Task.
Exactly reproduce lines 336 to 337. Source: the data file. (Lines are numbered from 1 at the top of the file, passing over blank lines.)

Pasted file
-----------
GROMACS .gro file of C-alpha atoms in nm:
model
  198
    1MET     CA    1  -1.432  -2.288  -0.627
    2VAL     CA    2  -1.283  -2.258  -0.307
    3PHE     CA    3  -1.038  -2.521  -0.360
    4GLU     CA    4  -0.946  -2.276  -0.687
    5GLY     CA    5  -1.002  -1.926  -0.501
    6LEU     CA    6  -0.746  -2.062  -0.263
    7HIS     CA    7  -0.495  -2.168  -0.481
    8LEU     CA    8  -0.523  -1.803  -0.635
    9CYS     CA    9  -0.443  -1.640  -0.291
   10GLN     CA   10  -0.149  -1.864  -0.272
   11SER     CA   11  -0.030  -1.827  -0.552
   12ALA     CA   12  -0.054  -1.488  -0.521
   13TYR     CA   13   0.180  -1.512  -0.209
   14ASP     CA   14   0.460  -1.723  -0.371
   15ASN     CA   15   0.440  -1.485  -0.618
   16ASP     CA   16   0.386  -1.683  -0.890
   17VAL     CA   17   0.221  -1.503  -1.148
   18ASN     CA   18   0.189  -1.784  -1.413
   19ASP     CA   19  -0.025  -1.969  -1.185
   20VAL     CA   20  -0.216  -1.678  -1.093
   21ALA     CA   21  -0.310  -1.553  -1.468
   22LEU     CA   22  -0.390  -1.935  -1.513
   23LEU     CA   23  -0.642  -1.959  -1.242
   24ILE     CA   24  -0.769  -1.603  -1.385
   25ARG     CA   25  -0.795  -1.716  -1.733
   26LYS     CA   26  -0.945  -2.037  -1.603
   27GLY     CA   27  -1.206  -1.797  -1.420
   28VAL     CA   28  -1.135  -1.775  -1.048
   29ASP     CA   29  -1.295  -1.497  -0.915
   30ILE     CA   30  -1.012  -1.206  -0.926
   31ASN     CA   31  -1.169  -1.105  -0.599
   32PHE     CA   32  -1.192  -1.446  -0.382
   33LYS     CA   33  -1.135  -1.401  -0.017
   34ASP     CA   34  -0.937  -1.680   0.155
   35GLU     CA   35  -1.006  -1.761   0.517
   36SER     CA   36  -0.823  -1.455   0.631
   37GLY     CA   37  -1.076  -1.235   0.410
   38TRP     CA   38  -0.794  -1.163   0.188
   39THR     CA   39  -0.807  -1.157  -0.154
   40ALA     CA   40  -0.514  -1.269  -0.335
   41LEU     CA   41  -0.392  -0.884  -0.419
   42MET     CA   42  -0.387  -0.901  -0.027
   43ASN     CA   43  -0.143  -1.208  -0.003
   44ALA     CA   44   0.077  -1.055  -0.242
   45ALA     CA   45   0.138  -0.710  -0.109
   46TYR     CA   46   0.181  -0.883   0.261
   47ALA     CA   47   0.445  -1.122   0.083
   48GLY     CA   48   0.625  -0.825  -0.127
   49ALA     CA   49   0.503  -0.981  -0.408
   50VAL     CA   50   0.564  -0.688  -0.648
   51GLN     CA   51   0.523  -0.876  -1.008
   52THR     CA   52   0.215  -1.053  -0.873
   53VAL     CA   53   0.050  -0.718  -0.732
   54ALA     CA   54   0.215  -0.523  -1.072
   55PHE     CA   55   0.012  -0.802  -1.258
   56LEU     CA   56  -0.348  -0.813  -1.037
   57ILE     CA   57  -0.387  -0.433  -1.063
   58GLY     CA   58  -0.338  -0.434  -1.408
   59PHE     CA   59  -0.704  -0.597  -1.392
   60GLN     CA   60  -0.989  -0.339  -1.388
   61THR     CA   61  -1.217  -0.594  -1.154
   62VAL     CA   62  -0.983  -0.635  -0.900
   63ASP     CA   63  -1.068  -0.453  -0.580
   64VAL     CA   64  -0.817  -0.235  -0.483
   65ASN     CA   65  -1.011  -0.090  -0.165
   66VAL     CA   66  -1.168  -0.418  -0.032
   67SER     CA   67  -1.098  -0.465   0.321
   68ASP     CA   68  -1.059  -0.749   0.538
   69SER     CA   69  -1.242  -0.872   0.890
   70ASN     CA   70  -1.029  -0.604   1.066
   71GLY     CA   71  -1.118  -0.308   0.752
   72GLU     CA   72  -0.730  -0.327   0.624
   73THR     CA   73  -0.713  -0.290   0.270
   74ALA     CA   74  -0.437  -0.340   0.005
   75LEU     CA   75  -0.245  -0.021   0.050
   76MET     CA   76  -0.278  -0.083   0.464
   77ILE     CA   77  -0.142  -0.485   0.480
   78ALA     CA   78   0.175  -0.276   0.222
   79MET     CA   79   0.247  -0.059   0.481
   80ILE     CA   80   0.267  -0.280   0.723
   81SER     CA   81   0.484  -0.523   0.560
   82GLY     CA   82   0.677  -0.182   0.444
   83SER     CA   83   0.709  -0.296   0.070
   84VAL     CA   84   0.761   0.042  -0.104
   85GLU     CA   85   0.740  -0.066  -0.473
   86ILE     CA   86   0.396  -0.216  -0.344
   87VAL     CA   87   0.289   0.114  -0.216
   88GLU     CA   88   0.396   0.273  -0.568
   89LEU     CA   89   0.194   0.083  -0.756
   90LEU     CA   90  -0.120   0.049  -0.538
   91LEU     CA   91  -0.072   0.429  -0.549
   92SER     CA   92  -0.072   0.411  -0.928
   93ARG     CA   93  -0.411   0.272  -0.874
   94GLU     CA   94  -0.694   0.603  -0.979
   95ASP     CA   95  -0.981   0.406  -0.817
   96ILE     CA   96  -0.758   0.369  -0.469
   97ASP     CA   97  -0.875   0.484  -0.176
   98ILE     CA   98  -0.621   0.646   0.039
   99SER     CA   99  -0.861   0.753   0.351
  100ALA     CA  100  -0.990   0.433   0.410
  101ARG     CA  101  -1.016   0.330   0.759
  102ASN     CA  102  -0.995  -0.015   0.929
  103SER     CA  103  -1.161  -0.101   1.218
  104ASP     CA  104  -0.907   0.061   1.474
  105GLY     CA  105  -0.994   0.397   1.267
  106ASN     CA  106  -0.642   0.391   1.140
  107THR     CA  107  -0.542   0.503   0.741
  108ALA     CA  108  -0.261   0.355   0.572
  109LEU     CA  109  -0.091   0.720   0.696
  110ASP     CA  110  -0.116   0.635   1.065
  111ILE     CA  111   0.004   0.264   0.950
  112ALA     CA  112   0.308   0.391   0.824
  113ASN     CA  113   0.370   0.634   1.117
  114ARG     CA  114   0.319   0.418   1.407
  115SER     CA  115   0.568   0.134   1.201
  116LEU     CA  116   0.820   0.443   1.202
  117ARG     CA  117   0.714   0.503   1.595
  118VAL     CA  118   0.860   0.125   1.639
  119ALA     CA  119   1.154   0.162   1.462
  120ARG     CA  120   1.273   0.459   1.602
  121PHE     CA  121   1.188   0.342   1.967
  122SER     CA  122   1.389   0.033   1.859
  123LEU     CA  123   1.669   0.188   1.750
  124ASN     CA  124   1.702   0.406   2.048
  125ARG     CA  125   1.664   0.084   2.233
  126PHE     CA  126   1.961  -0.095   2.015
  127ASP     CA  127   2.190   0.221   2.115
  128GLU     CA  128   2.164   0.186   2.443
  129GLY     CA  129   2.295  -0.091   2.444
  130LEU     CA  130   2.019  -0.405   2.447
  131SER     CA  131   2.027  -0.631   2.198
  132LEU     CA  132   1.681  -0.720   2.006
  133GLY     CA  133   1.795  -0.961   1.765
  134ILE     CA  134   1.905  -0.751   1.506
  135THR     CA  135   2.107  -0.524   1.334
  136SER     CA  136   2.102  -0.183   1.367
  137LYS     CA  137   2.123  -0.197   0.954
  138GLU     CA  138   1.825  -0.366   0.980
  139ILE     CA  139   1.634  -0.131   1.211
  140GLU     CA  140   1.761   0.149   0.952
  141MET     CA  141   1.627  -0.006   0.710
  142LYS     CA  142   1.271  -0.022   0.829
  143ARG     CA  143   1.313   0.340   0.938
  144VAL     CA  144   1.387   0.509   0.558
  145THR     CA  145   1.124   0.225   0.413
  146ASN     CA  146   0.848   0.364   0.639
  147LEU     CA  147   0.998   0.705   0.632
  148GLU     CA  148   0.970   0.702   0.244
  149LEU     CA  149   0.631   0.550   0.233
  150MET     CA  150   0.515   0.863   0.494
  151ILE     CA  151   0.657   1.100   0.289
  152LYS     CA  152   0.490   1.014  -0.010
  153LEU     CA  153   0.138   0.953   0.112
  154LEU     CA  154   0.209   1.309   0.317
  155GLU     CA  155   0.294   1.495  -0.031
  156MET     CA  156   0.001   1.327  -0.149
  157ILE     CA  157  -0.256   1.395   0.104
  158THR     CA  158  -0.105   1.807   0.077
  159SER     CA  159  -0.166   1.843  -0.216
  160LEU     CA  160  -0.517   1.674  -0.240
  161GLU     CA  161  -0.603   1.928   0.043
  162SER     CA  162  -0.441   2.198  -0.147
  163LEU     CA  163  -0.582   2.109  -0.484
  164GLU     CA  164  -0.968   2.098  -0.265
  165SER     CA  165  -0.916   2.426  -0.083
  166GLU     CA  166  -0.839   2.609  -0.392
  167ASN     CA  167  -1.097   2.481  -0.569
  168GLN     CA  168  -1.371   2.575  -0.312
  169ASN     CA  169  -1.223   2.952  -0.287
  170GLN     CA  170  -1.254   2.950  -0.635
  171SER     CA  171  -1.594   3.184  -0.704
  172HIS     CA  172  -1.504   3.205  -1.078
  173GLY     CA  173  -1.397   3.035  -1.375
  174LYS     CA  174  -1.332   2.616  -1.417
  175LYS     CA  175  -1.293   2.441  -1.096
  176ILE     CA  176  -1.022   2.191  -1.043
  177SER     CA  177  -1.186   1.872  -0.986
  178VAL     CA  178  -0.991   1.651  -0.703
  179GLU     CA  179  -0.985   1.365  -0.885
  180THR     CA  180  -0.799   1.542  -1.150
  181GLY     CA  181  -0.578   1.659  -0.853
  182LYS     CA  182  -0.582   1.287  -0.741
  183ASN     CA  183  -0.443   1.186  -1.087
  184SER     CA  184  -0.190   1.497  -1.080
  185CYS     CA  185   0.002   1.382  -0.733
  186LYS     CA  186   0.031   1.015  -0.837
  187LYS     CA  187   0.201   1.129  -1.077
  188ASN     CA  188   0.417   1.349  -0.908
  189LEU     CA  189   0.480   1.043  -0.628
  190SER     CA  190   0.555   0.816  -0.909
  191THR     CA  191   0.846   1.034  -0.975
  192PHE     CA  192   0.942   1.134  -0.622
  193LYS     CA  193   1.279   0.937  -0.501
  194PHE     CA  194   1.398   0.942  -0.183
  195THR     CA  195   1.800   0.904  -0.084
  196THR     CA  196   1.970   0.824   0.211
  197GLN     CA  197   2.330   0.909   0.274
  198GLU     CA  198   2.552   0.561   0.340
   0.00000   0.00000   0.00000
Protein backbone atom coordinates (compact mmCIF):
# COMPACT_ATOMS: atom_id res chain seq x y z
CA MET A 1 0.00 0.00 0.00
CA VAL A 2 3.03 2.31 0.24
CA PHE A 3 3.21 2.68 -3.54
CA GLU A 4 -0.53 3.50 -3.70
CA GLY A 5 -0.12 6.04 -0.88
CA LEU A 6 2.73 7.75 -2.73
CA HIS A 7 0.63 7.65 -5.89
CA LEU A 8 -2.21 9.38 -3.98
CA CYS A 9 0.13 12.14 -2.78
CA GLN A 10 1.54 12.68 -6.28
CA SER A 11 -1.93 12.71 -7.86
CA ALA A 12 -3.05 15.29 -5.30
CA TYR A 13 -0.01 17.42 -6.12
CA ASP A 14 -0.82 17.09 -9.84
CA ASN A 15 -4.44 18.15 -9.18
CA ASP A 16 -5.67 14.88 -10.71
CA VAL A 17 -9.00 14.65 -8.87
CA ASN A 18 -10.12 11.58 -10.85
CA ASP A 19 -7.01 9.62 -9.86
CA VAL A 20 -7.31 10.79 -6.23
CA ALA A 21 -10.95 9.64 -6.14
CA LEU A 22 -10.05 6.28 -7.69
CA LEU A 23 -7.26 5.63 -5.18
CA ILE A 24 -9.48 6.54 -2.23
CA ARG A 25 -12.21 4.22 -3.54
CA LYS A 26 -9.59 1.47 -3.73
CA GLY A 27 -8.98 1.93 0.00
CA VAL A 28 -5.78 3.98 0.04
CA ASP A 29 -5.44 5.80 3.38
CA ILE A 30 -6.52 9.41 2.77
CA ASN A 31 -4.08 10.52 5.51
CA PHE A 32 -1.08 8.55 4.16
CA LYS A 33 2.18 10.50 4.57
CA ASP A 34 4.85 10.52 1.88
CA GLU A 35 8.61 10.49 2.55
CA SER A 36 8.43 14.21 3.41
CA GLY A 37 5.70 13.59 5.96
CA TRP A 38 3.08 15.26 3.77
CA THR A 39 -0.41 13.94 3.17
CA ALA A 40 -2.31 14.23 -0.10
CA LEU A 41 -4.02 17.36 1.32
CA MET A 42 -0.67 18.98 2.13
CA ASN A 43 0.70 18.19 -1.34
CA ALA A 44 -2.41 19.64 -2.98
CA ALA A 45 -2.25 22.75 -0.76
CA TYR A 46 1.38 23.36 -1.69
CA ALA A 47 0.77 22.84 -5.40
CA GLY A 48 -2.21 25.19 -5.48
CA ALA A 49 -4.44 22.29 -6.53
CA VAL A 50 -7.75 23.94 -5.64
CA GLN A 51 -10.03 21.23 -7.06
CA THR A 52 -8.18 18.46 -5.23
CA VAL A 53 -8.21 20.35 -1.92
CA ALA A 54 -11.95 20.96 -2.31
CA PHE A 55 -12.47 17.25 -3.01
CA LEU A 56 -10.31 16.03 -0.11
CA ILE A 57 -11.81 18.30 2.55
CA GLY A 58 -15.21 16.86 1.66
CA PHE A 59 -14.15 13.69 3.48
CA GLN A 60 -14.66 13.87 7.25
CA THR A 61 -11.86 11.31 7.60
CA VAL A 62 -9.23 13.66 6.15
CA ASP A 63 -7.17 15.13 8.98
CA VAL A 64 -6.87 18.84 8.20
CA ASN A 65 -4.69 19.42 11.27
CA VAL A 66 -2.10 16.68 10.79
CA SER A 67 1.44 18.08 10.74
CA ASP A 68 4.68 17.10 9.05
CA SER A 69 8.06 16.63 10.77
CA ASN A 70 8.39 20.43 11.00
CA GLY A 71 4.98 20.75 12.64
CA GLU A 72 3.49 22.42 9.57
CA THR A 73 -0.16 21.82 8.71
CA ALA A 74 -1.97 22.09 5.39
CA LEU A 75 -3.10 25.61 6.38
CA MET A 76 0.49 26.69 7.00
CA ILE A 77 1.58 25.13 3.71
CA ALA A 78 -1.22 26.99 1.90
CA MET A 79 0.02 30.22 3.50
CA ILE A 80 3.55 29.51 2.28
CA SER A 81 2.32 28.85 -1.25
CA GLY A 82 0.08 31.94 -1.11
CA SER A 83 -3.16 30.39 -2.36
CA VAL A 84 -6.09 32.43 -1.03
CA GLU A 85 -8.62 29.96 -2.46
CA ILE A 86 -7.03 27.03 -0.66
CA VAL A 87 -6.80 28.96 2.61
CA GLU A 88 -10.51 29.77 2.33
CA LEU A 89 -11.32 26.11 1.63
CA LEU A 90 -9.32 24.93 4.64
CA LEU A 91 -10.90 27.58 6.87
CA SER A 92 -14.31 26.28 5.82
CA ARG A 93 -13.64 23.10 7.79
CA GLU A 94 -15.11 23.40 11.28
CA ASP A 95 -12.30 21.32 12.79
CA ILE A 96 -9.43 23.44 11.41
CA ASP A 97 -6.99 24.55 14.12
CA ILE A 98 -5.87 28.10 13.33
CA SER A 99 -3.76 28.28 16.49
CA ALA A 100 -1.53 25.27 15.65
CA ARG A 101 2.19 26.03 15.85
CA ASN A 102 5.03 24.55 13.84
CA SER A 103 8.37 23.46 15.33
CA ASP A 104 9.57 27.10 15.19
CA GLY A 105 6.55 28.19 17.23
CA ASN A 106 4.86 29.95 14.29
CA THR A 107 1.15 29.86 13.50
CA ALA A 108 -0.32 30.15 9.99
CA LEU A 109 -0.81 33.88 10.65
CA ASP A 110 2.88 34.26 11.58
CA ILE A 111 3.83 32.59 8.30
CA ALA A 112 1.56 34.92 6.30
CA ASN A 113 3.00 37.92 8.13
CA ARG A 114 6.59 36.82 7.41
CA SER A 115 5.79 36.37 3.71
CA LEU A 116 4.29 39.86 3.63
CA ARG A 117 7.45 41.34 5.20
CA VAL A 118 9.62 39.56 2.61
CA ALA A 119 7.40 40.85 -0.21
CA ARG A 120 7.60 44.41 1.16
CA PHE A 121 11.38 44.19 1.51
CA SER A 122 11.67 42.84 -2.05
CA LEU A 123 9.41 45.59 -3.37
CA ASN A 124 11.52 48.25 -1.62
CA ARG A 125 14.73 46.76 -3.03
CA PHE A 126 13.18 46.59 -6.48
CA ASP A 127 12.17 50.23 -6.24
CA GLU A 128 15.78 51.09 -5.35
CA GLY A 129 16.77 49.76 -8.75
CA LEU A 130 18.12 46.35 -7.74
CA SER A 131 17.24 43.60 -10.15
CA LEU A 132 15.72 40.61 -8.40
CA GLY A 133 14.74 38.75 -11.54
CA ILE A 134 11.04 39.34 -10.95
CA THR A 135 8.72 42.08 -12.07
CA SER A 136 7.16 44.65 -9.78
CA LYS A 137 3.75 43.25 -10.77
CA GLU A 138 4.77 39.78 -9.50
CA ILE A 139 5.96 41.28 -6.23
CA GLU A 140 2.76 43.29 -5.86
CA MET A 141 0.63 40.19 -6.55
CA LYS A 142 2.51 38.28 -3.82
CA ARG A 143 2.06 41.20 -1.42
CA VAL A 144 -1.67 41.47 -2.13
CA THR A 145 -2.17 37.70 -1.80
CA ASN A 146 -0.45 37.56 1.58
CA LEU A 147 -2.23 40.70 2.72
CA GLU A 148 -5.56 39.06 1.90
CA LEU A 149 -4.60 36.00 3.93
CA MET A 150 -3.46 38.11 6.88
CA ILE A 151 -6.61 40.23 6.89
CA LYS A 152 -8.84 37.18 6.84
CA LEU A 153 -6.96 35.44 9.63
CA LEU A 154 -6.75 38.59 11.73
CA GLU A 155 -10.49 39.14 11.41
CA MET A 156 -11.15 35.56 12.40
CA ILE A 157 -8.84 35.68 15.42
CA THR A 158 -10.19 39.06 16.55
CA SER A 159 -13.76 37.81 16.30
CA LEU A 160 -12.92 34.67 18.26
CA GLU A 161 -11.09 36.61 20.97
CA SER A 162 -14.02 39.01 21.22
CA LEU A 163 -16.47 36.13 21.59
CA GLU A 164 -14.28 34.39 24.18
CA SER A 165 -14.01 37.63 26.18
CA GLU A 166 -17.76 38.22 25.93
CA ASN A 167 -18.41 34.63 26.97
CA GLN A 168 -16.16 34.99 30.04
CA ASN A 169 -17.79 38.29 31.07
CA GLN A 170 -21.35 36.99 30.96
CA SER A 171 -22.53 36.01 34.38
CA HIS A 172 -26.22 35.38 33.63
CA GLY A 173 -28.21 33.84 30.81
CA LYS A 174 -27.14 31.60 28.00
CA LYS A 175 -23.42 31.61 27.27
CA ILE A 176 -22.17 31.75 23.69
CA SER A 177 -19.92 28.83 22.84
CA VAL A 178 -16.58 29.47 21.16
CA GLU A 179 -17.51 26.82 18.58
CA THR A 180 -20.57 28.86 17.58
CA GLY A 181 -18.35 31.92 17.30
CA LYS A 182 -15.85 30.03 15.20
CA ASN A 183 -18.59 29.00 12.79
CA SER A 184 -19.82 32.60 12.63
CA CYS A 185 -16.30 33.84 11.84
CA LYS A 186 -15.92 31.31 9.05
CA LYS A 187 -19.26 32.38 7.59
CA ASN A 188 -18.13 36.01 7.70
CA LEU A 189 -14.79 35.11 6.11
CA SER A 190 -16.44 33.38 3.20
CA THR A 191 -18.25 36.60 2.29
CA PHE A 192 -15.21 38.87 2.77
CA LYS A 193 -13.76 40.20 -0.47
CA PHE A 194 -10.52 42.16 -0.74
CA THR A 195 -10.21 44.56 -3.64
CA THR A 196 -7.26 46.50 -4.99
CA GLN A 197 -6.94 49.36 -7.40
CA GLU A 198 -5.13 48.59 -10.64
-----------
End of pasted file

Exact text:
CA LEU A 132 15.72 40.61 -8.40
CA GLY A 133 14.74 38.75 -11.54